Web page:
Barber’s famous Adagio was played at President Roosevelt’s funeral and later at events around the 9/11 Memorial. In Israel, the “Angus Dei” movement of Bach’s Mass accompanied the television broadcasts after the assassination of Yitzhak Rabin, now engraved in the memories of many. Bernstein himself conducted an emotional rendition of Beethoven’s Ninth Symphony after the fall of the Berlin Wall. This is music that connects to history. The Kaddish Symphony found a similar fate. Bernstein composed the work—music and text—in 1963 and was in the final stages of editing when he learned of the assassination of President Kennedy in Texas. He decided to dedicate the symphony “to the beloved memory of John F. Kennedy.” Influential in Bernstein’s decision was the text of the Kaddish prayer sung in the work. It, as is well known, bears no mention of death, but instead references the word “life” and gives “praise” to the Almighty. To these, Bernstein added his own texts. Over the years he rewrote the text into an argument, sung and spoken between man and God, reflections on faith, doubt and morality.
Kaddish – Symphony No. 3
The world premiere took place in Tel Aviv in 1963, under the direction of Bernstein himself, with the IPO and actress Hanna Rovina. Bernstein dedicated the work to the memory of John F. Kennedy, who was assassinated shortly before the premiere.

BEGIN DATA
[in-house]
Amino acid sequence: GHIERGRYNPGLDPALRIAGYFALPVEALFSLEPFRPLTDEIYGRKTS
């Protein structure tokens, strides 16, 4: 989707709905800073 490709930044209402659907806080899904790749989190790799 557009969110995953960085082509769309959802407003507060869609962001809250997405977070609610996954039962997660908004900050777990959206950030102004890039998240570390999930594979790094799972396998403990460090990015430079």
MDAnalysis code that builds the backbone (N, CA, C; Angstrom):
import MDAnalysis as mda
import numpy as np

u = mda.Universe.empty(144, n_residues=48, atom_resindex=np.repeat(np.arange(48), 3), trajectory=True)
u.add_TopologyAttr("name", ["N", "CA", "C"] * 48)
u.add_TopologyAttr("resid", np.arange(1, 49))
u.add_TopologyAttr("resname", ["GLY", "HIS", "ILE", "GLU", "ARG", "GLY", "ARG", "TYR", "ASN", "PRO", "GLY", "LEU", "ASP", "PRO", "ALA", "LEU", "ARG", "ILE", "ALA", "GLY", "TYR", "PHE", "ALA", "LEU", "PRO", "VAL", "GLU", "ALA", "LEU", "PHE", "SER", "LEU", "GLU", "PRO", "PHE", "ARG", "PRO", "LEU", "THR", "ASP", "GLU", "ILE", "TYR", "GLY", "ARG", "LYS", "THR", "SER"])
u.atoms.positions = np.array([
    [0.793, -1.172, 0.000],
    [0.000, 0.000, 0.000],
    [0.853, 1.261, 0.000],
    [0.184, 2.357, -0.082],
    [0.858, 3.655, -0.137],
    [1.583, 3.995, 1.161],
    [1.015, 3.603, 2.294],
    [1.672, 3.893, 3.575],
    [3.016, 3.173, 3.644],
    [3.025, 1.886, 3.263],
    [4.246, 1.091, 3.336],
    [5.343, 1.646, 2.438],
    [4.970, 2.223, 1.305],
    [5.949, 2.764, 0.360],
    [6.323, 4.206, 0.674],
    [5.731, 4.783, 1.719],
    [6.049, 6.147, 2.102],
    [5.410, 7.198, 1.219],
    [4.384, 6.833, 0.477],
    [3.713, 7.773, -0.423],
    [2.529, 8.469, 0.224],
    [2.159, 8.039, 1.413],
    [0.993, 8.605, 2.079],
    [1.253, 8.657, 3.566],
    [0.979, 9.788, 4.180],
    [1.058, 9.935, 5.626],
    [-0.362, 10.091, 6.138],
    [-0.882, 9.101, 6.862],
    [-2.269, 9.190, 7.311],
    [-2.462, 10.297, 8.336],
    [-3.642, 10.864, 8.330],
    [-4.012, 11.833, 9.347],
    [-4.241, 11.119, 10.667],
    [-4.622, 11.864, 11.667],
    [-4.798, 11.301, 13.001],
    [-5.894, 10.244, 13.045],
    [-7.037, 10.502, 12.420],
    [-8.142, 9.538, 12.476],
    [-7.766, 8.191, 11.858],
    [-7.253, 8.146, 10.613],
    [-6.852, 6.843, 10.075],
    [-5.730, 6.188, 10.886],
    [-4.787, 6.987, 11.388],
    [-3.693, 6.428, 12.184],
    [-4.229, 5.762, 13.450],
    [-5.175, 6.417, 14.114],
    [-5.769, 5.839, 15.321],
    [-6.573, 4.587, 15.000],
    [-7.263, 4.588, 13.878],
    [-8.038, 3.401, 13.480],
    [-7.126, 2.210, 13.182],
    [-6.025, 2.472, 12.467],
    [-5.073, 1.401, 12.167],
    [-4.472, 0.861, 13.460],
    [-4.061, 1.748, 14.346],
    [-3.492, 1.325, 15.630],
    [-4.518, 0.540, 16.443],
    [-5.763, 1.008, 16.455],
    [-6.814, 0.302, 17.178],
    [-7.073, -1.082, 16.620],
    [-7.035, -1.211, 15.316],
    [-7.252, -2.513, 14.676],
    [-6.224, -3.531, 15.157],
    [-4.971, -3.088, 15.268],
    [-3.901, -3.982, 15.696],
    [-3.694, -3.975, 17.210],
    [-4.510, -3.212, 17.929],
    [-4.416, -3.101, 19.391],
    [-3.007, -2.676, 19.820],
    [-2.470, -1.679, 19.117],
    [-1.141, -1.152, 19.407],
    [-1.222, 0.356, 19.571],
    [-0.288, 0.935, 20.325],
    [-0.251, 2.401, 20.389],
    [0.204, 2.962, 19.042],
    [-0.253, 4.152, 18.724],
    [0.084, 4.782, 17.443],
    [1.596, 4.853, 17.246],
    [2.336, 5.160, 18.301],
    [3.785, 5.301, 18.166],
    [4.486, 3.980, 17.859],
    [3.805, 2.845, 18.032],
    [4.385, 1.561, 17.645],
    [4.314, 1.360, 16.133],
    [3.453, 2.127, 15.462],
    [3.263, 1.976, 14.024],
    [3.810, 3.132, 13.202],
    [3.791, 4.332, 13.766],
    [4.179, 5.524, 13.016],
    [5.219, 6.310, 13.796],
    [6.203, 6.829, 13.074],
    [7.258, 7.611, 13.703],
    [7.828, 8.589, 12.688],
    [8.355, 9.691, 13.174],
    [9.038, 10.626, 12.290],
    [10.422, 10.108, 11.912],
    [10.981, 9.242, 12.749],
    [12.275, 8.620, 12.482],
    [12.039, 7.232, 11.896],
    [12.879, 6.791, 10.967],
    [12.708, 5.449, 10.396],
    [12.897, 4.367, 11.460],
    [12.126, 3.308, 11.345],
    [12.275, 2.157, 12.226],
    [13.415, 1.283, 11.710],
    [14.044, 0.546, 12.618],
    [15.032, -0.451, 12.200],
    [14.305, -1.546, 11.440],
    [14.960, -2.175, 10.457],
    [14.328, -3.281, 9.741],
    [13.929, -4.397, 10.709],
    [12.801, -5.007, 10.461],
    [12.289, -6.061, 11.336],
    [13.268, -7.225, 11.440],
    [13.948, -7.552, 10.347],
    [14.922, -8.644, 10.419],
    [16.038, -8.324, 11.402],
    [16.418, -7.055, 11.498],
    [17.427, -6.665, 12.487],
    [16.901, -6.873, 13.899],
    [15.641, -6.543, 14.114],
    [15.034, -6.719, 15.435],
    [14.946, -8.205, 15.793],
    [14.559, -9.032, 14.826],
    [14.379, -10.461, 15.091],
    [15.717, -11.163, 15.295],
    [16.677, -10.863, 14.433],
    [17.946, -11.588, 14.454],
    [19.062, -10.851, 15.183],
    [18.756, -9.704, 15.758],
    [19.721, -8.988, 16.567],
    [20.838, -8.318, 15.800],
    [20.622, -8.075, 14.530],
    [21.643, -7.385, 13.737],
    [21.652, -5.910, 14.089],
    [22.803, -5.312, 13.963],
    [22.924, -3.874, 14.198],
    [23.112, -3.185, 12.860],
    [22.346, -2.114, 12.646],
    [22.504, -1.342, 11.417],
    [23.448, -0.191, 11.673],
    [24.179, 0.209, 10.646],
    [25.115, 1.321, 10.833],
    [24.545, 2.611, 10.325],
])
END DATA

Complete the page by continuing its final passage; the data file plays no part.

The guest cast, together with the orchestra, includes an impressive Israeli team full of worldwide success: conductor Ilan Volkov, singer Chen Reiss, and actor Itai Tiran, alongside the Gary Bertini Israeli Choir, the Jerusalem Academy Choir, and the Anchor Choir.
Ilan Volkov is a world-renowned conductor who is at home with all kinds of music, an ideal choice to conduct a multi-style work like Bernstein’s Kaddish. Chen Reiss is undoubtedly today’s leading Israeli singer on the world stages, and Itai Tiran returns to collaborate with the IPO as an actor/narrator. It is a worthy trio to follow the original cast, which gave the world premiere here in Tel Aviv with Bernstein conducting and singer Jenny Tural and actress Hanna Rovina. They join a prestigious list of Kaddish performers, including Felicia Montealegre, Bernstein’s wife; the singer Montserrat Caballé; violinist Yehudi Menuhin; and actress Claire Bloom.